CH10 by shimeiyan


									Chapter 10 Federal Criminal and Civil Remedies for Unconstitutional Conduct
42 USC 1983 18 USC 242


Chapter Objectives
• Review the federal legal processes that can be invoked against a police officer (or other government agent) who violates the rules studied in earlier chapters.


10.1 Introduction
• The two statutes, 42 USC 1983 and 18 USC 242 were made law during reconstruction after the Civil War to hold public officials accountable for their unconstitutional conduct. • 42 USC 1983 - is civil in nature (pay a fine). • 18 USC 242 - is criminal in nature (go to 3 prison).

10.2 Civil Liability for Unconstitutional Conduct
• 42 USC 1983 • A police officer who acts under color of state law in depriving a citizen of his constitutional rights can be sued for damages under 42 USC 1983.


10.3 Influence of Common Law Tort Principles
• Section 1983 was drafted in a VERY abbreviated fashion, so the Supreme Court has to look outside of the statute for guidance where the text fails to cover the issue. The Court often looks to common law tort principles. • However, proving a common law tort does not establish liability under section 1983.

10.4 Qualified Immunity
• A) Immunity is the first issue that arises in a 1983 damage suit.
• There are two forms of immunity: qualified and absolute. Qualified is “qualified” in the sense that an officer is immune from liability only if his conduct was objectively reasonable in light of the established constitutional standard.


Immunity (Cont’d)
• Officers are only human, and mistakes and errors of judgment inevitably occur. • The doctrine of qualified immunity protects officers from personal liability for such mistakes.


Determining whether an officer is entitled to immunity
• Two prong test.
• First prong: whether the constitutional right the officer is charged with violating was clearly established at the time of the events that gave rise to the suit. • Second prong: If the right was clearly established, would a reasonable officer, based on the information that he possessed, have believed that his conduct conformed to the standard that had been established.


To be “clearly established” the right must be established with sufficient clarity that a reasonable officer should have known that the right existed, that it applied to this situation, and that his conduct violated it.
• This degree of clarity normally requires an authoritative precedent applying the constitutional right to a factually similar case. Authoritative precedent usually means a decision from: • (1) the U.S. Supreme Court, • (2) the federal circuit court of appeals in the officer’s state, or • (3) the highest state court, or a • (4) strong trend of judicial decisions from other jurisdictions)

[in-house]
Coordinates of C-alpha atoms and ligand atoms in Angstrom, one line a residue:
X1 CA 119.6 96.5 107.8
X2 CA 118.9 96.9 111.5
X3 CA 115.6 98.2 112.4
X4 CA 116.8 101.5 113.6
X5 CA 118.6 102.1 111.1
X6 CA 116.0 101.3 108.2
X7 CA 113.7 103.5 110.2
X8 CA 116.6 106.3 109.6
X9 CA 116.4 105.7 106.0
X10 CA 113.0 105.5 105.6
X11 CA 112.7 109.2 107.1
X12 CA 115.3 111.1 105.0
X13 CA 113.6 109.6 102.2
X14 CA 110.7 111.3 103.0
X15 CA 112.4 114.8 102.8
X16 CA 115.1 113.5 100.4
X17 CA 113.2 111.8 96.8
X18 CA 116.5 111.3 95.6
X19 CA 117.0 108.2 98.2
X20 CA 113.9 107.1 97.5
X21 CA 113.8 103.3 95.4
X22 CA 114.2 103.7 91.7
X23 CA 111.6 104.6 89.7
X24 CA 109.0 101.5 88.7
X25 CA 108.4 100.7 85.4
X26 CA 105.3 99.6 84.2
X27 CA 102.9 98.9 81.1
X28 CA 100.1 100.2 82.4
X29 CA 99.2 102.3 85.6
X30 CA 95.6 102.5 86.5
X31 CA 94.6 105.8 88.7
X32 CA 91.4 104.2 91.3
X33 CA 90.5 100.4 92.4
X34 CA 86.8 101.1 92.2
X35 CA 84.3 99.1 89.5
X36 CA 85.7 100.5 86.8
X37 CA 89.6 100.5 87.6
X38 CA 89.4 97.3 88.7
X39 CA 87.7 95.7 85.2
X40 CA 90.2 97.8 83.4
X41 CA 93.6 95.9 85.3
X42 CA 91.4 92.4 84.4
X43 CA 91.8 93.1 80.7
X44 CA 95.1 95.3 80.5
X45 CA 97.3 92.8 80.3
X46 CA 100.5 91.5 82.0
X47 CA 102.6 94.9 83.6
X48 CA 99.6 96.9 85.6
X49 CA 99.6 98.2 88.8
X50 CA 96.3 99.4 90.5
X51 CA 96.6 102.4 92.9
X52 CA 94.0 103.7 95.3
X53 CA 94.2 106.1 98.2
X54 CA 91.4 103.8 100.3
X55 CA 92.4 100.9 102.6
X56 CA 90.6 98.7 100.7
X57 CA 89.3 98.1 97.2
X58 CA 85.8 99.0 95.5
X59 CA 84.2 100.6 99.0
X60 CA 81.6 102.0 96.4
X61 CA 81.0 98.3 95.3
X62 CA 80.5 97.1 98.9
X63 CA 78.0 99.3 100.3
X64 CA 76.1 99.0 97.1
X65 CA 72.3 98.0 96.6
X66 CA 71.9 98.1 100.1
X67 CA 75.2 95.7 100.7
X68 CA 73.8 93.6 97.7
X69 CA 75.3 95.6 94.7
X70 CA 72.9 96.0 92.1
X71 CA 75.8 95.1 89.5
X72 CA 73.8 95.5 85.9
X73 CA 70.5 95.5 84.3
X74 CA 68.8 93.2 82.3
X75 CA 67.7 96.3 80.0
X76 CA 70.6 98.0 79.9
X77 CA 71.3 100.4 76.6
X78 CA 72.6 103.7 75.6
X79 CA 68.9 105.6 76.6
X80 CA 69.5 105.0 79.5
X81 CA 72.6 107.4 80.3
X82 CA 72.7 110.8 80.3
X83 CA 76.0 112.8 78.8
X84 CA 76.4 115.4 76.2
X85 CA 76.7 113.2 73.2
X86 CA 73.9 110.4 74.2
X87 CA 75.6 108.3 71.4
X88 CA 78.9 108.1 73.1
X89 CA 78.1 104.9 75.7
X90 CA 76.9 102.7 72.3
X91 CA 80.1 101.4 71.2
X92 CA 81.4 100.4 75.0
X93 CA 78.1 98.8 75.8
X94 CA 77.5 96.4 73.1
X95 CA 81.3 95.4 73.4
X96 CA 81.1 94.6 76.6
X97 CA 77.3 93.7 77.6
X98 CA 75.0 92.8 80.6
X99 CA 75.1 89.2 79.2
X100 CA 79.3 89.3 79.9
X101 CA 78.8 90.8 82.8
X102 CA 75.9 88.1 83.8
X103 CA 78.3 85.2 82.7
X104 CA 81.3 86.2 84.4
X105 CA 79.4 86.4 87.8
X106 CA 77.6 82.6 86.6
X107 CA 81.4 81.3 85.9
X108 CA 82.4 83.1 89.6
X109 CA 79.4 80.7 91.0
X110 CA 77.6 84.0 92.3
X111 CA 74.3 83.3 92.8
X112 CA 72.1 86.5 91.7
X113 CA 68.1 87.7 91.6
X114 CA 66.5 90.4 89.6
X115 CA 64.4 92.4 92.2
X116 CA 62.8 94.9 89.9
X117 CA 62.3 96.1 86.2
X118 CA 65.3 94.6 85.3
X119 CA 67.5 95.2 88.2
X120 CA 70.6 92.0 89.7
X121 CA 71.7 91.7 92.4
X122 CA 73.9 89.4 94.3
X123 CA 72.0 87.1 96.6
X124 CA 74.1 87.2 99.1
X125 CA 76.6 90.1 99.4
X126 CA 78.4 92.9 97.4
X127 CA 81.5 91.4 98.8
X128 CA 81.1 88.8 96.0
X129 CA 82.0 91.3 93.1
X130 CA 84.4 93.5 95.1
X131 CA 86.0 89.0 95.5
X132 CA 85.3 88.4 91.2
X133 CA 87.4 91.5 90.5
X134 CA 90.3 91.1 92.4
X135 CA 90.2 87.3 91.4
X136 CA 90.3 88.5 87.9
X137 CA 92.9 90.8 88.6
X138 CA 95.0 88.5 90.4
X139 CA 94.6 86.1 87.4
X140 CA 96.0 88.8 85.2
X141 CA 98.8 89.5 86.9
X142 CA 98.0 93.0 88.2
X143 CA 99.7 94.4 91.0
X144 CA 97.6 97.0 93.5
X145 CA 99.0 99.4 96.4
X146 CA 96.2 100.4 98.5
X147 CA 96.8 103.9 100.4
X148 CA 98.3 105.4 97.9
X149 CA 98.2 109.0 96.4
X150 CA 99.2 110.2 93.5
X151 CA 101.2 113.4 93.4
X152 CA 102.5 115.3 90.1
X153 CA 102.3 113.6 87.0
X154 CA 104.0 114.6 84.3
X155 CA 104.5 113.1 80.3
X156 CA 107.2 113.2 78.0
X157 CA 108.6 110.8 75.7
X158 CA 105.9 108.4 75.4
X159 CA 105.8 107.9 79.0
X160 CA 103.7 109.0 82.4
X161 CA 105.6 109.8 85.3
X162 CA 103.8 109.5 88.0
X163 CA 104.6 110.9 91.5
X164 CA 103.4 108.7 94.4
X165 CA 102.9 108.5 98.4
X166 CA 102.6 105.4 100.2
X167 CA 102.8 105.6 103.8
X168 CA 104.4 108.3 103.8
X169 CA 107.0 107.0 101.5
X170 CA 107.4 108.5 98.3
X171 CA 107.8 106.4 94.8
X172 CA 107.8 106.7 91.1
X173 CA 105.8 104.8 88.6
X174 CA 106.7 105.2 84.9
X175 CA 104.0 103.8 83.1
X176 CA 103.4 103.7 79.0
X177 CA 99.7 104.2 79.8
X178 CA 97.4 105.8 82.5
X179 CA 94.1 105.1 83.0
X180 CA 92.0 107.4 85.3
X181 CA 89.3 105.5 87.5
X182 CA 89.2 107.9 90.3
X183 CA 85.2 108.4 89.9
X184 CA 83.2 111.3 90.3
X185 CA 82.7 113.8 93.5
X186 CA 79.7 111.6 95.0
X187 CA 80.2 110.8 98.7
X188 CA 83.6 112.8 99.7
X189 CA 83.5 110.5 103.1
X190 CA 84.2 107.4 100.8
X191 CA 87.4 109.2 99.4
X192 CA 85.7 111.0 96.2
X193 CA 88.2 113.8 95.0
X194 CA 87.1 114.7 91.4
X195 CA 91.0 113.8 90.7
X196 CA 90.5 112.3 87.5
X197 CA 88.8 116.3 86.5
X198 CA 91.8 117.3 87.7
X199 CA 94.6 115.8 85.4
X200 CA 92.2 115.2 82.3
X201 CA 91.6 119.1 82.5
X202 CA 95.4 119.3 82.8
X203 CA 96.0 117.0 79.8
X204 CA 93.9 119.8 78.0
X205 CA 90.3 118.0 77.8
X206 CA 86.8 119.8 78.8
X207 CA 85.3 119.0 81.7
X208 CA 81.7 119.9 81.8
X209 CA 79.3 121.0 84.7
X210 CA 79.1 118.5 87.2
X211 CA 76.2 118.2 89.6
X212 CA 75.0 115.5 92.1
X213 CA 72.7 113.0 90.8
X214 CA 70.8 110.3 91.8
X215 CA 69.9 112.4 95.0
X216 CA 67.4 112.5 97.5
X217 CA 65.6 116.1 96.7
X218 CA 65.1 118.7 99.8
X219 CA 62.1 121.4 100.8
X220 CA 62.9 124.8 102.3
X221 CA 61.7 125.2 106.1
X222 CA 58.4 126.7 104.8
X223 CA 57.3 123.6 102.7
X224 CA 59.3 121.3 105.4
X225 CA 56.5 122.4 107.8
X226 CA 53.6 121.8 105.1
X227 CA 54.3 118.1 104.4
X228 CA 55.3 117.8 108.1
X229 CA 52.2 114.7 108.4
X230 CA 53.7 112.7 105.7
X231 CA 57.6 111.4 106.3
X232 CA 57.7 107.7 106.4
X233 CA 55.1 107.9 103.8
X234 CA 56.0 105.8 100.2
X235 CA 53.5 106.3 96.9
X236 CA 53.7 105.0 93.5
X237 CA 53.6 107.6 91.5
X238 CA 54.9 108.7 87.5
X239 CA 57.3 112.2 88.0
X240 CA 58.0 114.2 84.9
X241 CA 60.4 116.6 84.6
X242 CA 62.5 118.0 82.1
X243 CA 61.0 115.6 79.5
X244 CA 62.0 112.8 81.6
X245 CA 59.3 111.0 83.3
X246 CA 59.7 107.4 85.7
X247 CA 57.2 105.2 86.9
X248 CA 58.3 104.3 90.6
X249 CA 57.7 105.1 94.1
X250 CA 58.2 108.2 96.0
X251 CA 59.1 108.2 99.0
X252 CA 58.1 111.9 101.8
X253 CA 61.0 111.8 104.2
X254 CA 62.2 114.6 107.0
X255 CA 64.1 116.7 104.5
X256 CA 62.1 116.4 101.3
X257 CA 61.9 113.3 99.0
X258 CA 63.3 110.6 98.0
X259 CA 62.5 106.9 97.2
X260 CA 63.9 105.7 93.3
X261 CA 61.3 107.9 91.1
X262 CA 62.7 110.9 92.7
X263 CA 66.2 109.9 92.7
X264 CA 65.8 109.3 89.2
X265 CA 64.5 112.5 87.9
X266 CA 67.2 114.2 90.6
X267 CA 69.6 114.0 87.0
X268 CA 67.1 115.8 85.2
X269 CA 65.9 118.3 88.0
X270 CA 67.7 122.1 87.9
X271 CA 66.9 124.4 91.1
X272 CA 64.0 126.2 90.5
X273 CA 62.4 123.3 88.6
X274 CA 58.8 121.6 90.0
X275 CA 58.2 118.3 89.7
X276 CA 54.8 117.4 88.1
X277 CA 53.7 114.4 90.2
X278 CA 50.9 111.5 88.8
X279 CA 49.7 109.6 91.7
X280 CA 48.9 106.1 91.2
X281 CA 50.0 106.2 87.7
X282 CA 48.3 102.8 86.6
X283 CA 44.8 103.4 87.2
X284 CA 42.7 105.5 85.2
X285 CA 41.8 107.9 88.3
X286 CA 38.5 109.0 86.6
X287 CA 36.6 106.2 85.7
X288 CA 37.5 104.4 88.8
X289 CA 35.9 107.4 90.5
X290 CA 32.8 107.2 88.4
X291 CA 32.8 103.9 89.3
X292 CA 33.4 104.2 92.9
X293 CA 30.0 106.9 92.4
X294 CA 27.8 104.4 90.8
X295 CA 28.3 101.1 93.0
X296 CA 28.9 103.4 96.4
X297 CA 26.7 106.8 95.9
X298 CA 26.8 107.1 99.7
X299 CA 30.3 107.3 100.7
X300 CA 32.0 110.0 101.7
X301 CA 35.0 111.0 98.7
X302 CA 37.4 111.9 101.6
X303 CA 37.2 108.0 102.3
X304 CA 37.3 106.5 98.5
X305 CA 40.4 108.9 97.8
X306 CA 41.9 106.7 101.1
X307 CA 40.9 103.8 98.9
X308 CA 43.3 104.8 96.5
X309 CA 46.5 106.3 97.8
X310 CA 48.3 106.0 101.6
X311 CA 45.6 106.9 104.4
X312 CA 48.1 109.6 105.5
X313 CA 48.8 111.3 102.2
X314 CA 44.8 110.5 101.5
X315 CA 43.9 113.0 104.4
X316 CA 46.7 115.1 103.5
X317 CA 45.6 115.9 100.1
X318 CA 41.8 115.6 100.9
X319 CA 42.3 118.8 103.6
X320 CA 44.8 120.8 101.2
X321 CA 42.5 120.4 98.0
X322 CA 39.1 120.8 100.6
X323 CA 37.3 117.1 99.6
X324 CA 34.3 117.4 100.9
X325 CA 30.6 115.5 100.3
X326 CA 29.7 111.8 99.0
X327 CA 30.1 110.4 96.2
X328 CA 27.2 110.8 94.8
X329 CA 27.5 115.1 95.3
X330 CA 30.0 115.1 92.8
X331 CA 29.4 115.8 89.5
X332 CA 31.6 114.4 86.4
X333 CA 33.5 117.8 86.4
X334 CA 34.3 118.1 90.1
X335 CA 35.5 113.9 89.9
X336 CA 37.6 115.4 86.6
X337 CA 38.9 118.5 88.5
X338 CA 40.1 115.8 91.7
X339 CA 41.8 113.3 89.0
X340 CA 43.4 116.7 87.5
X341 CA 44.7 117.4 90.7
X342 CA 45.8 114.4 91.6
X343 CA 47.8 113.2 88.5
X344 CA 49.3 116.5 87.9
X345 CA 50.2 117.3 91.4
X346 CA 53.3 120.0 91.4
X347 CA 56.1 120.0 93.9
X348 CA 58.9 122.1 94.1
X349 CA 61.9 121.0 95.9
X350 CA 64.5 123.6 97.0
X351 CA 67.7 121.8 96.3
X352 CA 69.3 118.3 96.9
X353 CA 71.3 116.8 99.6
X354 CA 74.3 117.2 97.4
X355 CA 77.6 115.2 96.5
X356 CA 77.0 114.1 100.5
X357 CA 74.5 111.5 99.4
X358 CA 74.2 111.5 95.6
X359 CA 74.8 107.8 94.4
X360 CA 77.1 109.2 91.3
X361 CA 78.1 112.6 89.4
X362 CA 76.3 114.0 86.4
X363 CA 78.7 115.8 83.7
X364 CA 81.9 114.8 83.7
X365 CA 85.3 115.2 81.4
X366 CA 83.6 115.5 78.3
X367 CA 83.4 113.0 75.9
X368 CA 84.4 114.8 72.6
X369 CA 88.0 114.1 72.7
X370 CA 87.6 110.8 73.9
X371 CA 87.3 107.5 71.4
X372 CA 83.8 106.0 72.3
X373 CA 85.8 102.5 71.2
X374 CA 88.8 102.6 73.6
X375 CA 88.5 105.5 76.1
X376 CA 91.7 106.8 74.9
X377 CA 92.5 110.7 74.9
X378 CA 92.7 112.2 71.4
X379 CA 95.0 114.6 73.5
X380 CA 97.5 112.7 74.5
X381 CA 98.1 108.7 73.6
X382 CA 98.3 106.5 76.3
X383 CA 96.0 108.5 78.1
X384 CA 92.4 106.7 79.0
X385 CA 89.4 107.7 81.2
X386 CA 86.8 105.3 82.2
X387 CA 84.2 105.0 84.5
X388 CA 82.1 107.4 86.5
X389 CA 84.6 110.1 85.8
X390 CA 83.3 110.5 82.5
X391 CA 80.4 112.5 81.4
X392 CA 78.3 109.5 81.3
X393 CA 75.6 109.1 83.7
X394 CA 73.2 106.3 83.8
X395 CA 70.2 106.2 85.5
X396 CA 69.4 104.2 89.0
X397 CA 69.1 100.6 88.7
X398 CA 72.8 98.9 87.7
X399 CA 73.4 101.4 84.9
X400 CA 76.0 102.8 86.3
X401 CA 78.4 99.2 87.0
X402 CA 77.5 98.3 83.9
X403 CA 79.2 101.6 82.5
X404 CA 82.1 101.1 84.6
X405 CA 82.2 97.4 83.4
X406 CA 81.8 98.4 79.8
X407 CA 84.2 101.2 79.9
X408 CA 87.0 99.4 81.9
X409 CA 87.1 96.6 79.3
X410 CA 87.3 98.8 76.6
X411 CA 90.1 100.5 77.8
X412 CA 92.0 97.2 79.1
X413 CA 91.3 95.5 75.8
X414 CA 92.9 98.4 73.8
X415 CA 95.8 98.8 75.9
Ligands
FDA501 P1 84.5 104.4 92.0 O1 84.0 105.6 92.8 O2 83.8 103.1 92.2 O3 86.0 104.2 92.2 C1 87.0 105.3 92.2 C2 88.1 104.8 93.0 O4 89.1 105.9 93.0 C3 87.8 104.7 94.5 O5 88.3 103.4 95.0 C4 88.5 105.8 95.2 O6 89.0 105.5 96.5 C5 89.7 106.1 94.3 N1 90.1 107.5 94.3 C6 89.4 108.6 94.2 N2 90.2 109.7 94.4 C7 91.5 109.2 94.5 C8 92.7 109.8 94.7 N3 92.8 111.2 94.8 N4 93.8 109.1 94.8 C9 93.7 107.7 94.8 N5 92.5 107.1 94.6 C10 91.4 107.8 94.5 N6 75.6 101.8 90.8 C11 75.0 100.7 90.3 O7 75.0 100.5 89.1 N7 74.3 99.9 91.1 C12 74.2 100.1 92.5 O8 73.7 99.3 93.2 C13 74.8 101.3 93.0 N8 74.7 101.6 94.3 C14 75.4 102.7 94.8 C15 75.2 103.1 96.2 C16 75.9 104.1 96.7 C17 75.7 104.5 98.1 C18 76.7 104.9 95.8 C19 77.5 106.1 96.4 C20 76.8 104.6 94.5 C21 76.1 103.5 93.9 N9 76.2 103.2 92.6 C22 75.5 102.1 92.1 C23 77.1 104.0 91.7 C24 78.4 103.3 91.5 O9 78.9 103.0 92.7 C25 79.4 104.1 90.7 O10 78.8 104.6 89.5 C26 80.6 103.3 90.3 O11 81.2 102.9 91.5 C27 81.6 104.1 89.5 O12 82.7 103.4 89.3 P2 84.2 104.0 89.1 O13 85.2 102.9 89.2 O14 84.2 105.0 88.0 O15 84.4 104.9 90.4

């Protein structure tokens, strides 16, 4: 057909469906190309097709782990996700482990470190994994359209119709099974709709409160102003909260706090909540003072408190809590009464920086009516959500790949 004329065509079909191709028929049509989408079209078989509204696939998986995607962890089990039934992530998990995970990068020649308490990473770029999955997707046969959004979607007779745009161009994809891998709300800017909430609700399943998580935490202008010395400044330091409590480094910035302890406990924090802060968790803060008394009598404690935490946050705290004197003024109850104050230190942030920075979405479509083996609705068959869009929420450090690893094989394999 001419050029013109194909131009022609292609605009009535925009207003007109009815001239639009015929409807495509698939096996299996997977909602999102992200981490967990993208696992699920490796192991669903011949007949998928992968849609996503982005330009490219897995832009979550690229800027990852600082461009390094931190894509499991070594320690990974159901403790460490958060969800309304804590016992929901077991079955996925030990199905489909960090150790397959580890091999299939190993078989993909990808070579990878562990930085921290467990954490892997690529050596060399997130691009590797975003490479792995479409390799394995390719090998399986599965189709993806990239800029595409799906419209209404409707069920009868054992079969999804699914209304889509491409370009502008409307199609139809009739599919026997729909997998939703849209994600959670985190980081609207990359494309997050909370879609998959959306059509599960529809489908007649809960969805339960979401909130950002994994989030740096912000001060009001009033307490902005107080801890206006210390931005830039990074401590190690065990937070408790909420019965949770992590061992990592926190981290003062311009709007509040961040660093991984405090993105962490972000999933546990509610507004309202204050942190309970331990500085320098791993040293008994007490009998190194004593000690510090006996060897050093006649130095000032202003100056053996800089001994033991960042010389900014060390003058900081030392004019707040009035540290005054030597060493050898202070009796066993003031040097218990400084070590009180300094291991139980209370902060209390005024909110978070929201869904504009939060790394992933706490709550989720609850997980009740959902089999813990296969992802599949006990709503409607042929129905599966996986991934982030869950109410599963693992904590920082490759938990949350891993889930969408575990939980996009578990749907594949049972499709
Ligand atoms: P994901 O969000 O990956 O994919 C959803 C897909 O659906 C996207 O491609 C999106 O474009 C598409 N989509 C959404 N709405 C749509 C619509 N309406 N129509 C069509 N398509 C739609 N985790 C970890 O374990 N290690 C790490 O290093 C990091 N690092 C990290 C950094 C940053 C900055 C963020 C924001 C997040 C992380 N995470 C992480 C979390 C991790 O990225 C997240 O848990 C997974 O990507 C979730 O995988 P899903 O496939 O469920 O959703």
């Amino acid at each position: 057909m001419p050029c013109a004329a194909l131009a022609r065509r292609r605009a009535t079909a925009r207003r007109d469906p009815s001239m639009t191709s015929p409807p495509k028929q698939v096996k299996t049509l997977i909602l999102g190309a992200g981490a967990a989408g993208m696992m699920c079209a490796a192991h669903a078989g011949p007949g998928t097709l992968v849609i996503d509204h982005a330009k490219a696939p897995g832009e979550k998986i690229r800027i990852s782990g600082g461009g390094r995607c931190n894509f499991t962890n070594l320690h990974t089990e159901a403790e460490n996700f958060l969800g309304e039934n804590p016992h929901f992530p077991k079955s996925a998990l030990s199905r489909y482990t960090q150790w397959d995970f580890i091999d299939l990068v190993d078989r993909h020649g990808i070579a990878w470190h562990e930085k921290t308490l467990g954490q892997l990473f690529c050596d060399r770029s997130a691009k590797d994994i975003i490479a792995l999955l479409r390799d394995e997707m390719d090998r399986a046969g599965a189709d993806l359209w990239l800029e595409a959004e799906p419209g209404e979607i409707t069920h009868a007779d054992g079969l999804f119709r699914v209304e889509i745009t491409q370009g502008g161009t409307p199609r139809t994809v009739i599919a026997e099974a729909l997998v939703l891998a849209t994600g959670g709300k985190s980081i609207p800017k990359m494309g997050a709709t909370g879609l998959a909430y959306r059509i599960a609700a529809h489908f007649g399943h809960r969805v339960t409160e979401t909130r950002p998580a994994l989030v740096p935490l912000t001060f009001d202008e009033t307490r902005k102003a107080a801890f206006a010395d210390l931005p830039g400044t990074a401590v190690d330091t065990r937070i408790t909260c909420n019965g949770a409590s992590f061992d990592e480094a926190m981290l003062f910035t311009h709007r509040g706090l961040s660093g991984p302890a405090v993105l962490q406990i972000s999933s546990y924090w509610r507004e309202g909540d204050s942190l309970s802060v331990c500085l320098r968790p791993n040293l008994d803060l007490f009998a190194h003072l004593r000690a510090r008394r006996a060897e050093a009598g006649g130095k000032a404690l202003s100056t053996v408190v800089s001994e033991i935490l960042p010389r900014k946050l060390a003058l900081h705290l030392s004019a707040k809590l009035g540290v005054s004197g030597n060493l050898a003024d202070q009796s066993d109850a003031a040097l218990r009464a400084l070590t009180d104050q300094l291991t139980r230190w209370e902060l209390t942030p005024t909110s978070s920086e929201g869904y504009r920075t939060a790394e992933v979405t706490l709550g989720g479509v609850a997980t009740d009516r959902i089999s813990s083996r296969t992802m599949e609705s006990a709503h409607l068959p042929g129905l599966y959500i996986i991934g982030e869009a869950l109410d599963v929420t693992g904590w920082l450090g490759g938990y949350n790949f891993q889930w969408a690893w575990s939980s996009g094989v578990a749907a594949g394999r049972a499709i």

Wilson v. Layne - The “Cops” Case
• Police were immune from suit for allowing media representatives to accompany them into a private home while executing a search warrant because the only cases on point at the time the defendants acted were a state court decision from another jurisdiction, two unpublished federal district court opinions, also from other jurisdictions, and a federal court of appeals decision from another circuit that was decided only five weeks before the events that gave rise to this suit. • “This scant body of case law was not enough to provide fair notice to the police that allowing media representatives to accompany them into private homes when executing a search warrant violated the 4th Amendment.” 10

United States v. Lanier Inherent Illegality of Conduct
• Courts have not insisted on a controlling factually analogous precedent is where the nature of the conduct gives notice of its own illegality. • A state court judge sexually assaulted a number of women who came to his chamber on official business. • The Constitutional substantive due process right to bodily integrity was violated. • The Court held that this was established with sufficient clarity that the judge could be held liable for violating it, even though there was no factually analogous precedent, because no reasonable public official could have considered this conduct lawful.

If the Constitutional Right was clearly established
• What is the second prong?

• Whether a reasonable police officer, based on the information this officer possessed, could have believed that his conduct conformed to the standard that had been established.

Determining whether an officer is entitled to immunity:
• Whether the constitutional right the officer is charged with violating was clearly established at the time of the events that gave rise to the suit. • Whether a reasonable officer, based on the information this officer possessed, could have believed that his conduct conformed to the standard that had been established.